There's nothing quite like a night launch.
SpaceX launched the Crew-6 mission early on Thursday (March 2) atop a Falcon 9 rocket launched from NASA's Kennedy Space Center in Cape Canaveral, Florida, carrying the Crew Dragon Endeavour spacecraft and the four crewmembers inside. The team is headed to the International Space Station (ISS) to perform a 6-month space science mission. The launch took place at around 12:34 a.m. EST (0534 GMT) from Space Launch Complex 39A at Cape Canaveral Space Force Station, Florida, according to the company’s website.
The liftoff and the subsequent journey to the upper atmosphere were captured in a series of stunning images from SpaceX, NASA, and other onlookers that perfectly demonstrate the power and drama of rocket launches.
Many of the images show the Falcon 9 framed in orange lighting up the dark midnight skies over Florida. Other images show the rocket as it climbs toward orbit to jettison the upper stage, leaving in its wake a massive glowing cloud at its launch position and a bright fiery trail in the dark sky.
Following the successful separation of the upper stage and the Dragon crew module from the Falcon 9's first stage, after just over 2.5 minutes of flight, the upper stage continued to space.
Around 9.5 minutes after launch, the lower stage returned to Earth and successfully landed on SpaceX's floating droneship Just Read the Instructions (JRTI) positioned in the Atlantic Ocean off the coast of Florida. Dragon Endeavor is expected to dock at the station on Friday (March 3) at around 1:17 a.m. EST (0617 GMT) in the morning.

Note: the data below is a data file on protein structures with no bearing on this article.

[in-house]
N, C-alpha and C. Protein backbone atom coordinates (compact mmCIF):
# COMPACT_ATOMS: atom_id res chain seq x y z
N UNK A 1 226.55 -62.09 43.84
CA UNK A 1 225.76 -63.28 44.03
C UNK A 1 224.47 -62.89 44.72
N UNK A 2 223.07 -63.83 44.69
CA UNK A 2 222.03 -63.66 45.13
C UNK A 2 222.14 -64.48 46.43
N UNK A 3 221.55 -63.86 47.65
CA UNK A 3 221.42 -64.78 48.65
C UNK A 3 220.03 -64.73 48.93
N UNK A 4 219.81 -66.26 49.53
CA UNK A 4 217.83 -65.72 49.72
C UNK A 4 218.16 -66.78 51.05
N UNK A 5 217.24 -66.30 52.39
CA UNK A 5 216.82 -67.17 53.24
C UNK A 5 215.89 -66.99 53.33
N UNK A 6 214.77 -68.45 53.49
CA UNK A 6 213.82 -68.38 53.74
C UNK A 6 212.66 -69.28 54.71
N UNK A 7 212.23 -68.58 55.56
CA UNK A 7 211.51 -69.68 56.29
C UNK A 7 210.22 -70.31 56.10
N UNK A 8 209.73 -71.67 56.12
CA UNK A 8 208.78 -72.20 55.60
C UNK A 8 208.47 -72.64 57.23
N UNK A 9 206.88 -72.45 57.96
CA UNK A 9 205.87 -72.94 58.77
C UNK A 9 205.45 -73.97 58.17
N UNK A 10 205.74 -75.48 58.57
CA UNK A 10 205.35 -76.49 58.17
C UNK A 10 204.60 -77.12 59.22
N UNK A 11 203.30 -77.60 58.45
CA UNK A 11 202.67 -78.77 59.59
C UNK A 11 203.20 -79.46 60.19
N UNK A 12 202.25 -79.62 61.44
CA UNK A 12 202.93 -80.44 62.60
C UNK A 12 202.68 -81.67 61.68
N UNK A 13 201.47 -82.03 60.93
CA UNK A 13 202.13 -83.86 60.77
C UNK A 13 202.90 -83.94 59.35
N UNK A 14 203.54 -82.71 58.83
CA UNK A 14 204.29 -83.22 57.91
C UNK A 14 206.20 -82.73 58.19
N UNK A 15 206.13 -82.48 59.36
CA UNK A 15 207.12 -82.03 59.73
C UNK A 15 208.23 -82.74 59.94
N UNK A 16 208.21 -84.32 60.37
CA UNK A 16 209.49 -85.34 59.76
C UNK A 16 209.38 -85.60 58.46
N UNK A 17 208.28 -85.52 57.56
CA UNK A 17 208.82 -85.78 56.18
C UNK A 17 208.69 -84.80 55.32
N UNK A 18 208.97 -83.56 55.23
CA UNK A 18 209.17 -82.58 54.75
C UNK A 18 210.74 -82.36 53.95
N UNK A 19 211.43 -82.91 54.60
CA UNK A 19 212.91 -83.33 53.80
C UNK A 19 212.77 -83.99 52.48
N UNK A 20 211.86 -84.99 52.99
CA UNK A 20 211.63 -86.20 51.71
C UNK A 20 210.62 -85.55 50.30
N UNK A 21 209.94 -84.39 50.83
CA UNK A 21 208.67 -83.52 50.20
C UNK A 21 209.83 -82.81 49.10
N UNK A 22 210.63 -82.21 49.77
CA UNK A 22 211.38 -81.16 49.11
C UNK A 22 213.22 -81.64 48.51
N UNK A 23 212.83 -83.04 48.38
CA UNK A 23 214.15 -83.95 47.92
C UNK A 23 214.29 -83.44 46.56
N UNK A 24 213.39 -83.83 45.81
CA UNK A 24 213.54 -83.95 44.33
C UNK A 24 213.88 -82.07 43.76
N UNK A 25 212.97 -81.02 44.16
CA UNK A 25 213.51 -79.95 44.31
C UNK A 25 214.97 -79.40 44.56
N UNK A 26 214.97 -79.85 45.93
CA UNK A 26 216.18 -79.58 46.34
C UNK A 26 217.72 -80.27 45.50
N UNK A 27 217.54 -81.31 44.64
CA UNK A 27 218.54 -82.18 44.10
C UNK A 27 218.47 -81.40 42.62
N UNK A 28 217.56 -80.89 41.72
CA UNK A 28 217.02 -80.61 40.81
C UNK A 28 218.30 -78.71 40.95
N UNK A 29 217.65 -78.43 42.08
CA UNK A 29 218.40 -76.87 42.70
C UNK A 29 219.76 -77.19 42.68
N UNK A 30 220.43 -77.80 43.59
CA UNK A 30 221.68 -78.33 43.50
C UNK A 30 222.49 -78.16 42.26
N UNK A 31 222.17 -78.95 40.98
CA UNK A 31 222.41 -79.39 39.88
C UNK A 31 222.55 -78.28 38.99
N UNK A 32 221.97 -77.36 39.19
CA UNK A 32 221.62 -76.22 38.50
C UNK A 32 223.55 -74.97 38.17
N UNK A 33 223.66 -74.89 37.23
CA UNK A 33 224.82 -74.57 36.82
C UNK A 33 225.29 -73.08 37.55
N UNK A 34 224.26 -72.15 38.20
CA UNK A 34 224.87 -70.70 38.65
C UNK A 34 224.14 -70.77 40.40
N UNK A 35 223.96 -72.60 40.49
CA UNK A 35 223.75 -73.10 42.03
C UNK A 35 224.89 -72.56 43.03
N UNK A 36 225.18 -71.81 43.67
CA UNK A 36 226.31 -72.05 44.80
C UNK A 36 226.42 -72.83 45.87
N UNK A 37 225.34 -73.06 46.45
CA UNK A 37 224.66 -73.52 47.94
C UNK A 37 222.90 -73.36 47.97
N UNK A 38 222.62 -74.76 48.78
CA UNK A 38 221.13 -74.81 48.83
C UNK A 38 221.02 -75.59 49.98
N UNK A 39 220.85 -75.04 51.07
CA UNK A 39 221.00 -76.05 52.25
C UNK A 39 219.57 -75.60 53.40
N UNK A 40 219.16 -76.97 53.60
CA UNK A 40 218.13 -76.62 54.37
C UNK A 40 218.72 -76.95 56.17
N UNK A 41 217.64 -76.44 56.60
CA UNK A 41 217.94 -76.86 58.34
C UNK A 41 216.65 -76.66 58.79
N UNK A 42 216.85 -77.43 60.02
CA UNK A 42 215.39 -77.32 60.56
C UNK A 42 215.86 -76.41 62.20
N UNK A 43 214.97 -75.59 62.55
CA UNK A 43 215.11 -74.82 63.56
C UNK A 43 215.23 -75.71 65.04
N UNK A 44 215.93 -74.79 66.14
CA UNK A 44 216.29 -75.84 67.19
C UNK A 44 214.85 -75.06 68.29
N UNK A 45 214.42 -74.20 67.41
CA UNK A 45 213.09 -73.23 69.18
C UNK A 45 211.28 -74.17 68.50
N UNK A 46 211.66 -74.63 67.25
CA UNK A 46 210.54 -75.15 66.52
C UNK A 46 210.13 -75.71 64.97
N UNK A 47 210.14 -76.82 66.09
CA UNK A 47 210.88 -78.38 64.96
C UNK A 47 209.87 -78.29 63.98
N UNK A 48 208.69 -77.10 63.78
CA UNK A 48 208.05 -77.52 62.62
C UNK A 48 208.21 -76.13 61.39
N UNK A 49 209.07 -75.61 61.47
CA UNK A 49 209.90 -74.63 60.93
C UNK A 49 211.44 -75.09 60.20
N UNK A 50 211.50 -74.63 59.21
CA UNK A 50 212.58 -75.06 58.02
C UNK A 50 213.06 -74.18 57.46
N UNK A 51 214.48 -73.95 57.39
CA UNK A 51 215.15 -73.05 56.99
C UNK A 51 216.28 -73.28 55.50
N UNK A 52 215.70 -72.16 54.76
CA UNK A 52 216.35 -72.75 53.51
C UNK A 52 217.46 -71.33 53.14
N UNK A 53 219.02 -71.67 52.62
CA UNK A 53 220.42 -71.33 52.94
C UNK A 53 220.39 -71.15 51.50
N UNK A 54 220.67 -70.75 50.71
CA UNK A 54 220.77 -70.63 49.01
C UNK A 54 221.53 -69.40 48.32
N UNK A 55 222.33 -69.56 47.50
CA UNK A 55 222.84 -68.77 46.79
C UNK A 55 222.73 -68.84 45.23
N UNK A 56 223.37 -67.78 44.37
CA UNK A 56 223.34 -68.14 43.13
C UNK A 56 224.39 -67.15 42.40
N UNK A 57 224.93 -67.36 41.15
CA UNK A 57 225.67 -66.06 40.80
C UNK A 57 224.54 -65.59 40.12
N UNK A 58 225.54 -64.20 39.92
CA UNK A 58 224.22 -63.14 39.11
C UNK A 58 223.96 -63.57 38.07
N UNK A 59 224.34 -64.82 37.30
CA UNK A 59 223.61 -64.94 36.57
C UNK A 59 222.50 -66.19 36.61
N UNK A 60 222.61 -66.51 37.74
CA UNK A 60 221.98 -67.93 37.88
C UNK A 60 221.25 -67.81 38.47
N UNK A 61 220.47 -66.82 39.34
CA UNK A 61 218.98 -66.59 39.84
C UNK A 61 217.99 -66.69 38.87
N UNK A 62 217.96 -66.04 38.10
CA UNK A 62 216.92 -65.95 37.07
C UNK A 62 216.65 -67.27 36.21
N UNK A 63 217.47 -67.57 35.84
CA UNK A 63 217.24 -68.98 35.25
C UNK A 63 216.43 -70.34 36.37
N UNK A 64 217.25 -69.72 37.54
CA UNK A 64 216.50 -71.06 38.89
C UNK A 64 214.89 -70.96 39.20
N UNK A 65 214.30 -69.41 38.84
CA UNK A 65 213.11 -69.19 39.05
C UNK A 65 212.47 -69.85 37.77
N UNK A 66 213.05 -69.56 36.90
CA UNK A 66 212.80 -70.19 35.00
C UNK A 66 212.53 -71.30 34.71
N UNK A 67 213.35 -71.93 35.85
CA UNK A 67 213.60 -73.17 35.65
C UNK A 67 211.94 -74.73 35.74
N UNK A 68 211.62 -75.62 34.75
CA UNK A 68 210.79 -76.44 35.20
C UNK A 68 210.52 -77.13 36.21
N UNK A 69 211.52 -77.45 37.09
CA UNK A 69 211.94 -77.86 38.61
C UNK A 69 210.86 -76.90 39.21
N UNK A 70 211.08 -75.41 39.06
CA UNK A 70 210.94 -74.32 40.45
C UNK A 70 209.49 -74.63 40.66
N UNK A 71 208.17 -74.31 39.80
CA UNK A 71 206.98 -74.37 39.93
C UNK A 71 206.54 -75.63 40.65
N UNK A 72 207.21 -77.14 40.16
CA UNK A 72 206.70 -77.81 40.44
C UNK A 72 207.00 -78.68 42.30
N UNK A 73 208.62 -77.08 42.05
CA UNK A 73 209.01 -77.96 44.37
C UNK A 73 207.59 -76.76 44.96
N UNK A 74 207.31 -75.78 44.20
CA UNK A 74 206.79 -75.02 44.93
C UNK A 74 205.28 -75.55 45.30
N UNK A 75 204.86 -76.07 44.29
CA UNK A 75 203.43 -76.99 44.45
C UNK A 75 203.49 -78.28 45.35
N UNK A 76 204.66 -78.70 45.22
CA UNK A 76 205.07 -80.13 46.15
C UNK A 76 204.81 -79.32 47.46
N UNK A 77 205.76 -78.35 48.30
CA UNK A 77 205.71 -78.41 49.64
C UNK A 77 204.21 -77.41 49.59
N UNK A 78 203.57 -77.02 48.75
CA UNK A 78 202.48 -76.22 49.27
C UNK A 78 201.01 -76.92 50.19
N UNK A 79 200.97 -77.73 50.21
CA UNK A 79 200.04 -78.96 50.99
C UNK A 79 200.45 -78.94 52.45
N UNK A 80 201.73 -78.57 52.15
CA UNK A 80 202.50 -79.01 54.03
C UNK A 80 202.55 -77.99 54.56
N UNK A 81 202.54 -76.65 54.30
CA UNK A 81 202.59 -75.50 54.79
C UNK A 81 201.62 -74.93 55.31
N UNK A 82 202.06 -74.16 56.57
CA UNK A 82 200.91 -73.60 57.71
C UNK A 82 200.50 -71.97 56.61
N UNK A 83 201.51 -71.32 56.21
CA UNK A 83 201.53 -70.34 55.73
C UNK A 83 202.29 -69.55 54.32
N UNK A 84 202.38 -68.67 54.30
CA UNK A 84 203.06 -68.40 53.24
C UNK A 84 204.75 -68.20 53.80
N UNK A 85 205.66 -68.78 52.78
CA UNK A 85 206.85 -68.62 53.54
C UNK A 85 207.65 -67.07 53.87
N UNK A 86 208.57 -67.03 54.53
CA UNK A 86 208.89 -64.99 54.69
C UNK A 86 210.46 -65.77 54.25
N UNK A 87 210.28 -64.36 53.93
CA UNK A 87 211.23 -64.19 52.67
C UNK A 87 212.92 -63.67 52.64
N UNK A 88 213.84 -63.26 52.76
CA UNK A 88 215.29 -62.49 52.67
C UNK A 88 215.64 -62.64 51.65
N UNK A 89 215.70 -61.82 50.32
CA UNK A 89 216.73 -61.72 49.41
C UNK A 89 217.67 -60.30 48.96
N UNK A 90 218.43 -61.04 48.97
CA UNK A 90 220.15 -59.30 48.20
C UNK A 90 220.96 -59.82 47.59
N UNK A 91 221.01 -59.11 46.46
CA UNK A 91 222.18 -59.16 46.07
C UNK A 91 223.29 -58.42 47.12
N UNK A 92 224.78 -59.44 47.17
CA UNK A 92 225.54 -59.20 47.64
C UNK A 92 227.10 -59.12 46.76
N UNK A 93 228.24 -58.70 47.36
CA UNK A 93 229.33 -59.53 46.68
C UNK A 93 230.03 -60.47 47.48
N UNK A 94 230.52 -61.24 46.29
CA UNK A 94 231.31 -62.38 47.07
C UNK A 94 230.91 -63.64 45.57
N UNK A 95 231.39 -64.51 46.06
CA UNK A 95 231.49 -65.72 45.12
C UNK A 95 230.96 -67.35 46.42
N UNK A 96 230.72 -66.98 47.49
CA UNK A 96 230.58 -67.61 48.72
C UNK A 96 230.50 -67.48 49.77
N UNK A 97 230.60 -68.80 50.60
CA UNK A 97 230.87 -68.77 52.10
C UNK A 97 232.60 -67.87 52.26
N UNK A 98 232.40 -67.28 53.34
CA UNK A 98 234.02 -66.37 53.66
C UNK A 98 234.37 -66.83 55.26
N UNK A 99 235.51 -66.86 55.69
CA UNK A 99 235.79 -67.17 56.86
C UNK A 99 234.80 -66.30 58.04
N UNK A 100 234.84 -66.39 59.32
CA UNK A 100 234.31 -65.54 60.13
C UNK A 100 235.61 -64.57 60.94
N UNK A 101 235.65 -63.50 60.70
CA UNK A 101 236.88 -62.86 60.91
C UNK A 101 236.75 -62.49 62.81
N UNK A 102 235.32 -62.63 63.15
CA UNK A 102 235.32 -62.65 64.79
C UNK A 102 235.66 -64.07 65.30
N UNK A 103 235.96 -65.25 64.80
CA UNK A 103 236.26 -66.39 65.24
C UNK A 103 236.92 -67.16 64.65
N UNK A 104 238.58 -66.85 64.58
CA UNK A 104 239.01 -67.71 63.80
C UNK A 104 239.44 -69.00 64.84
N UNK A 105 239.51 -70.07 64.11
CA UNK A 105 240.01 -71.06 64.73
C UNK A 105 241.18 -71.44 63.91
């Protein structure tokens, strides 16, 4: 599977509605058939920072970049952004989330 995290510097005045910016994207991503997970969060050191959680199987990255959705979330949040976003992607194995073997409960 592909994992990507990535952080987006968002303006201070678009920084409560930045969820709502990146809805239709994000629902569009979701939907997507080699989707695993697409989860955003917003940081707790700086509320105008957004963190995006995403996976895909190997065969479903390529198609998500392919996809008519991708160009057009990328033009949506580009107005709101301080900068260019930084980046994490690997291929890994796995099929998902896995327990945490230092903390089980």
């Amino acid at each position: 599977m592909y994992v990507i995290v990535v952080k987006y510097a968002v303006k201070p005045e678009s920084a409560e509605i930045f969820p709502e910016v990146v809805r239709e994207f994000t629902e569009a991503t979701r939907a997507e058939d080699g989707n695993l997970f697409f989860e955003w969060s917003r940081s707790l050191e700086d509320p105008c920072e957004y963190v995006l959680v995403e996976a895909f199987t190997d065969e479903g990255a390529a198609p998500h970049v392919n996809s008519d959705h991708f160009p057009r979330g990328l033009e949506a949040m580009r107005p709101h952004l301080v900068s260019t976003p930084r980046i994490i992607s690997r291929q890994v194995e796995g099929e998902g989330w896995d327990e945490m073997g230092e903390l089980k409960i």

After 12 minutes the upper stage separated from the Dragon Endeavor crew module leaving its passengers the Crew-6 team hurtling towards the ISS at around 17,500 miles per hour (28,000 kilometers per hour), according to NASA. This moment in the mission was also imaged, with a NASA picture capturing the moment that the Endeavour capsule separated from the Falcon 9 upper stage from the perspective of the latter.
The Crew-6 crew is made up of NASA astronauts Stephen Bowen and Warren "Woody" Hoburg, United Arab Emirates astronaut Sultan Al Neyadi and Roscosmos cosmonaut Andrey Fedyaev. Among the science missions conducted by the crew will be the collection of molecules from outside the ISS and the investigation of the effects of long-term space missions on human health.
Space.com previously reported that Crew-6 pilot Hoburg, told SpaceX operators just after separation: "Just want to say, as a rookie flyer, that was one heck of a ride. Thank you!"
Hoburg wasn't the only rookie on this mission; this was also the first liftoff and landing for the Falcon 9 lower stage, which was used rather than a lower stage with a series of missions under its figurative belt such as the lower stage used to carry Starlink V2 satellites to orbit on Monday.
That lower section had been used on two previous missions in January 2023, and November 2022, before it successfully touched down on the other SpaceX floating drone ship, A Shortfall of Gravitas, also positioned in the Atlantic Ocean.